Mrs. Wesley glanced towards the two ships and counted down threepence deliberately upon the thwart facing her, at the same time pursing up her lips to hide a smile. For the one ship lay moored stem and stern with her bows pointed up the river, and the other, drifting past, at this moment swung her tall poop into view with her windows flashing against the afternoon sun, and beneath them her name, the Josiah Childs, in tall gilt letters.
“Better make it a crown, ma’am,” the waterman repeated with a drunken chuckle.
Mrs. Wesley rose in her seat. Her hand went up, and Charles made sure she meant to box the man’s ears. He could not see the look on her face, but whatever it was it cowed the fellow, who seized his oars again and began to pull for dear life, as she sat back and laid her hand on the tiller.
“Easy, now,” she commanded, after twenty strokes or so. “Easy, and ship your oar, unless you want it broken!” But for answer he merely stared at her, and a moment later his starboard oar snapped its tholepin like a carrot, and hurled him back over his thwart as the boat ran alongside the Albemarle’s ladder.
“My friend,” said Mrs. Wesley coolly, “you have a pestilent habit of not listening. I hired you to row me to the Albemarle, and this, I believe, is she.” Then, with a glance up at the half-dozen grinning faces above the bulwarks, “Can I see Captain Bewes?”
“Your servant, ma’am.” The captain appeared at the head of the ladder; a red apple-cheeked man in shirt-sleeves and clean white nankeen breeches, who looked like nothing so much as an overgrown schoolboy.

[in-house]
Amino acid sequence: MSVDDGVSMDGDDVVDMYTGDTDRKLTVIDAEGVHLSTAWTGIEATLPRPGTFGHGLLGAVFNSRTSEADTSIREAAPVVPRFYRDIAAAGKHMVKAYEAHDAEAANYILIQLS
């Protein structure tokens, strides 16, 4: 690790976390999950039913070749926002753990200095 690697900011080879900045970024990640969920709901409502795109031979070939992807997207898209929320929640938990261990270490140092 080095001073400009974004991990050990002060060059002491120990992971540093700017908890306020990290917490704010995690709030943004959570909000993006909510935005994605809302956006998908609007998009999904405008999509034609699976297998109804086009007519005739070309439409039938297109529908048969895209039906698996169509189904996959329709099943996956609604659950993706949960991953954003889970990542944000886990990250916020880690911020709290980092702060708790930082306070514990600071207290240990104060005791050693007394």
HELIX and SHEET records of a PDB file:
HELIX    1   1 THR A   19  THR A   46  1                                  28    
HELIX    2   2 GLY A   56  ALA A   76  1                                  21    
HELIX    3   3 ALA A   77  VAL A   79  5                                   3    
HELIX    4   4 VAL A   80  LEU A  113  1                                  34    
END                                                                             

“Is Mr. Samuel Annesley on board?”
Captain Bewes rubbed his chin. He had grown suddenly grave. “I beg your pardon,” said he, “but are you a kinswoman of Mr. Annesley’s?”
“I am his sister, sir.”
“Then I’ll have to ask you to step on board, ma’am. You may dismiss that rascal, and one of my boats shall put you ashore.”
He stepped some way down the ladder to meet her and she took his hand with trepidation, while the Albemarle’s crew leaned over and taunted the cursing waterman.
“There—that will do, my man. I don’t allow swearing here. Steady, ma’am, that’s right; and now give us a hand, youngster.”
“Is—is he ill?” Mrs. Wesley stammered.
“Who? Mr. Annesley? Not to my knowledge, ma’am.”
“Then he is on board? We heard he had taken passage with you.”
“Why, so he did; and, what’s more, to the best of my knowledge, he sailed. It’s a serious matter, ma’am, and we’re all at our wits’ ends over it; but the fact is—Mr. Annesley has disappeared.”
That same evening, in Mr. Matthew Wesley’s parlour, Johnson’s Court, Captain Bewes told the whole story—or so much of it as he knew. The disappearance from on board his ship of a person so important as Mr. Samuel Annesley touched his prospects in the Company’s service, and he did not conceal it. He had already reported the affair at the East India House and was looking forward to a highly uncomfortable interview with the Board of Governors: but he was concerned, too, as an honest man; and had jumped at Mrs. Wesley’s invitation to sup with her in Johnson’s Court and tell what he could.